National Olympic Committees (NOCs) [Edit]

National Olympic Committees (NOCs) are the bodies responsible for the Olympic Movement in their respective countries. The Olympic Charter states that their mission “is to develop, promote and protect the Olympic Movement in their respective countries, in accordance with the Olympic Charter.”

The Olympic Charter also stipulates that country means “an independent State recognized by the international community.” This rule presently prevents e.g. Greenland (a dependency of Denmark) and Abkhazia (not globally recognized) from becoming a member of the NOC. This rule only came in force the mid 1990s, and several non-independent nations became a member before that time. For example, in the early 20th century, the Bohemian NOC was recognized, despite forming part of the Austro-Hungarian Empire. More recently, the International Olympic Committee (IOC) recognized NOCs from various overseas dependencies and territories, such as Puerto Rico, which is a Commonwealth of the United States. For the most part, however, NOCs represent independent nations. They are recognized by the IOC at the IOC Sessions. There are currently 206 National Olympic Committees recognized by the IOC, as of 2017.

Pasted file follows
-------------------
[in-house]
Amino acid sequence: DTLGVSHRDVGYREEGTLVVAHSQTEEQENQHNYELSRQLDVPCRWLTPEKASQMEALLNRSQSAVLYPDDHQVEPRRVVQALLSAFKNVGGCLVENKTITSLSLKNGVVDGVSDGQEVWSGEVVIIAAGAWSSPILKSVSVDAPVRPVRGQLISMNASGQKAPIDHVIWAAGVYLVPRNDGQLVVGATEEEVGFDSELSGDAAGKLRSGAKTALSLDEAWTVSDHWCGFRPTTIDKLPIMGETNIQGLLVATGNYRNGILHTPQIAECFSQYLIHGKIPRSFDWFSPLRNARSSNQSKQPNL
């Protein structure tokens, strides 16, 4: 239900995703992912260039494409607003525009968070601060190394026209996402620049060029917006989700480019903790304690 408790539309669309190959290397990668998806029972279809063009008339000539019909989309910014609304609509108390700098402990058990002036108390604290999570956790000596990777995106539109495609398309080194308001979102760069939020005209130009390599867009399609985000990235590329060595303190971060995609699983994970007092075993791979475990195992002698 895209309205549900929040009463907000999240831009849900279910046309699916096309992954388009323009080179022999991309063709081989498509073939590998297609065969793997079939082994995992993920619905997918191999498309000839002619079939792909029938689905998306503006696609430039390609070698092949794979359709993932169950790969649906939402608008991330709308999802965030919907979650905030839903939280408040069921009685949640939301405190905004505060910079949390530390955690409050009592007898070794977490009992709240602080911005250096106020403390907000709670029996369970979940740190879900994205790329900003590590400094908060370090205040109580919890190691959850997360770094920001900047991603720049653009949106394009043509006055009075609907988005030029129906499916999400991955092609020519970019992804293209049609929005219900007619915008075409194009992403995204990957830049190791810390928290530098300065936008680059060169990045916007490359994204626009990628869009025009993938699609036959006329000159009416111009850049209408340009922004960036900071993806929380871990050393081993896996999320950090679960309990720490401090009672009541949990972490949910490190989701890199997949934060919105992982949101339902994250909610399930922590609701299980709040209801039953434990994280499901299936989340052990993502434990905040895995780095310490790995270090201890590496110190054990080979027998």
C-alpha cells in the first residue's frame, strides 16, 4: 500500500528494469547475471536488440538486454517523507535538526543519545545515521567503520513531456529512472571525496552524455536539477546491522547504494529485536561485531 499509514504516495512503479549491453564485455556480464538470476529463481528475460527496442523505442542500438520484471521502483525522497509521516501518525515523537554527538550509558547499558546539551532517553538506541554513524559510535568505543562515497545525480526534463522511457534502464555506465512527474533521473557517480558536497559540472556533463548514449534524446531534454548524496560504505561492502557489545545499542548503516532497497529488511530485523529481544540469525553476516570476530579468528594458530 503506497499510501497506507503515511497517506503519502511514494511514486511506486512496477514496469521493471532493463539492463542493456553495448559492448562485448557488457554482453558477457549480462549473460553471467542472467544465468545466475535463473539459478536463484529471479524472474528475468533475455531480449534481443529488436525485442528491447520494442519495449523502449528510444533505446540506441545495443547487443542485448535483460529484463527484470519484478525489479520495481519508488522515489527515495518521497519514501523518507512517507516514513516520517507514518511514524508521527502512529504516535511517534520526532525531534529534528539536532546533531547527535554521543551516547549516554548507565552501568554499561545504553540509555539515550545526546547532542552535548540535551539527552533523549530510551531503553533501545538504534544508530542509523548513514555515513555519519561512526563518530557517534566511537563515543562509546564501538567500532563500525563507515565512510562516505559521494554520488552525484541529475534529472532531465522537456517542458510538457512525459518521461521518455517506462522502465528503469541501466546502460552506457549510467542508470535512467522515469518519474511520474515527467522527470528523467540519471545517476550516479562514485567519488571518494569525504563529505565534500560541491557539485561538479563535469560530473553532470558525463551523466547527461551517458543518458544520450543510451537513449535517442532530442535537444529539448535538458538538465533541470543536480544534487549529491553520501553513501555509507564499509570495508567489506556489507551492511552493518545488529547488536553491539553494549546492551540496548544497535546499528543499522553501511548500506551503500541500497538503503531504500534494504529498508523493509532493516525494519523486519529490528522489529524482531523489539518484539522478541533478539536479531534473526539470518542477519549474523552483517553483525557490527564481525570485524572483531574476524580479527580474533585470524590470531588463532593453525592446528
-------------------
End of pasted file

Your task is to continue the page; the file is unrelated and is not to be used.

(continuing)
NOCs are very important to the athletes competing in the Olympic Games. Specifically, athletes may not enter the Olympic Games independently or as individual competitors, but may only represent an NOC, and they must be entered by their NOC. In addition, NOCs often provide financial assistance for training and allowing athletes to compete internationally.

NOCs are supposed to be autonomous and resist political pressures and influences of any kind, but in the past, that principle has been recognized more in word than deed. Notably, prior to the fall of the Soviet bloc, all the Eastern European Communist nations had NOCs which basically were puppets of their governments. And, in 1980, the United States Olympic Committee (USOC) was coerced into boycotting the Moscow Olympics (against its wishes) by the U.S. president and Government to protest the Soviet invasion of Afghanistan. And in the early 2000s, the Iraqi NOC was headed by Oudaï Hussein, the son of dictator Saddam Hussein.